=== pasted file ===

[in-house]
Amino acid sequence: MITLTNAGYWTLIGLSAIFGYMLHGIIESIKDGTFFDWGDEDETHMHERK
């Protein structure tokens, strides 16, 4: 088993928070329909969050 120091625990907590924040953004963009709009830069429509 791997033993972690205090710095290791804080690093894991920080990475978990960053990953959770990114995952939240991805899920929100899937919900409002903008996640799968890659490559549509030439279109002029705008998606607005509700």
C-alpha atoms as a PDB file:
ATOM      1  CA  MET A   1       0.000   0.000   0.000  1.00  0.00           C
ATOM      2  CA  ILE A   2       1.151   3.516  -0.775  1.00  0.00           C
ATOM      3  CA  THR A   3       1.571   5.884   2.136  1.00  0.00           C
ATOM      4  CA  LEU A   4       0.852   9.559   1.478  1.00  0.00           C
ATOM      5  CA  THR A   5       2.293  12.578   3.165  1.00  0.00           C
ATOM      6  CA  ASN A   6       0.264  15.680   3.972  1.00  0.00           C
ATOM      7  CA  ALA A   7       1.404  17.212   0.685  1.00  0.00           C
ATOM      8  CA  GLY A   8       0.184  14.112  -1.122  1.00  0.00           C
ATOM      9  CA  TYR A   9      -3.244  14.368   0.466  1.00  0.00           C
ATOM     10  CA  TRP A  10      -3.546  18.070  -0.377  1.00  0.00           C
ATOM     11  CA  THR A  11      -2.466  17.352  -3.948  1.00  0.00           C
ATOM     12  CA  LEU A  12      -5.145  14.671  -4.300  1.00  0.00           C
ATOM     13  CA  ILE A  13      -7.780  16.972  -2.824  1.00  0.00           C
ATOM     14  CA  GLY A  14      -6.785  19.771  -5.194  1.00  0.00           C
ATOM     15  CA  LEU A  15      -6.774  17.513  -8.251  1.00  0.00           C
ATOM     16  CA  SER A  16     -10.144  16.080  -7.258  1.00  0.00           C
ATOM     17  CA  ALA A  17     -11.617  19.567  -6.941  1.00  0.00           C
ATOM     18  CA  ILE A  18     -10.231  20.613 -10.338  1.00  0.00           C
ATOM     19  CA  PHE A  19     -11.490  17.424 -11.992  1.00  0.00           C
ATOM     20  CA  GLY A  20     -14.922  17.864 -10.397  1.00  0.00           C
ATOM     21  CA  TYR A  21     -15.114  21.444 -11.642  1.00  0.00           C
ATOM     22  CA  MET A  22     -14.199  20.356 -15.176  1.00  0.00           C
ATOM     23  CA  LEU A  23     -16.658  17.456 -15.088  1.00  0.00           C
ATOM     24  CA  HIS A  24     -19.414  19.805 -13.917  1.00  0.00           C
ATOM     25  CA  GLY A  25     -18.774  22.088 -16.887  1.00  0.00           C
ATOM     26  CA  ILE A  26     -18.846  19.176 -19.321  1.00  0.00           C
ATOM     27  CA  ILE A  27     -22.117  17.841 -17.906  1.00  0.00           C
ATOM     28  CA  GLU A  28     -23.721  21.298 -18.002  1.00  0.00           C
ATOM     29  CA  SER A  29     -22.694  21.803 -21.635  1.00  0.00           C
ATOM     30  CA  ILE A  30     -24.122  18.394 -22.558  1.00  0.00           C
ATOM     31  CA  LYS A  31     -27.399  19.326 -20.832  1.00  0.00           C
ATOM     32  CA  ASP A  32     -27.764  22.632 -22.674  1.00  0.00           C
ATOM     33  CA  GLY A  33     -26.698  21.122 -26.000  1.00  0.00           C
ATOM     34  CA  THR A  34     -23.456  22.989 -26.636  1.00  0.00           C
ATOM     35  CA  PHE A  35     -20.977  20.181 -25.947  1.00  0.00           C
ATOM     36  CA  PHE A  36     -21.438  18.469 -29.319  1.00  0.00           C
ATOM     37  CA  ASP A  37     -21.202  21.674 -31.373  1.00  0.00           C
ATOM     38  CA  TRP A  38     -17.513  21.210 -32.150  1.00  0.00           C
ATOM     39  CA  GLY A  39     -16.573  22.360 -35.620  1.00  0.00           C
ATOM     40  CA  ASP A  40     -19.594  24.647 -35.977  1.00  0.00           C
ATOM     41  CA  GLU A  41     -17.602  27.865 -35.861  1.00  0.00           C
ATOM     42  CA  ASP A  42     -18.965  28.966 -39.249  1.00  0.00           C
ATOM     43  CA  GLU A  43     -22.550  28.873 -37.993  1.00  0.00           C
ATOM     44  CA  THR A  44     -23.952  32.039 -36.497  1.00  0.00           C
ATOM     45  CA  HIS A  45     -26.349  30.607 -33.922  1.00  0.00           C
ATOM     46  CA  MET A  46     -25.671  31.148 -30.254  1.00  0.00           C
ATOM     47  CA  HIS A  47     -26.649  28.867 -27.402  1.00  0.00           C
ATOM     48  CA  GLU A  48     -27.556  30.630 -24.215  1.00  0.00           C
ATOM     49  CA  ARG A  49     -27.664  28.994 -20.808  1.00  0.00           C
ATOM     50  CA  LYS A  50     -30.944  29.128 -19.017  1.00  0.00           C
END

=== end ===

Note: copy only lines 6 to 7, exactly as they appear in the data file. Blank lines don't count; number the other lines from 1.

ATOM      2  CA  ILE A   2       1.151   3.516  -0.775  1.00  0.00           C
ATOM      3  CA  THR A   3       1.571   5.884   2.136  1.00  0.00           C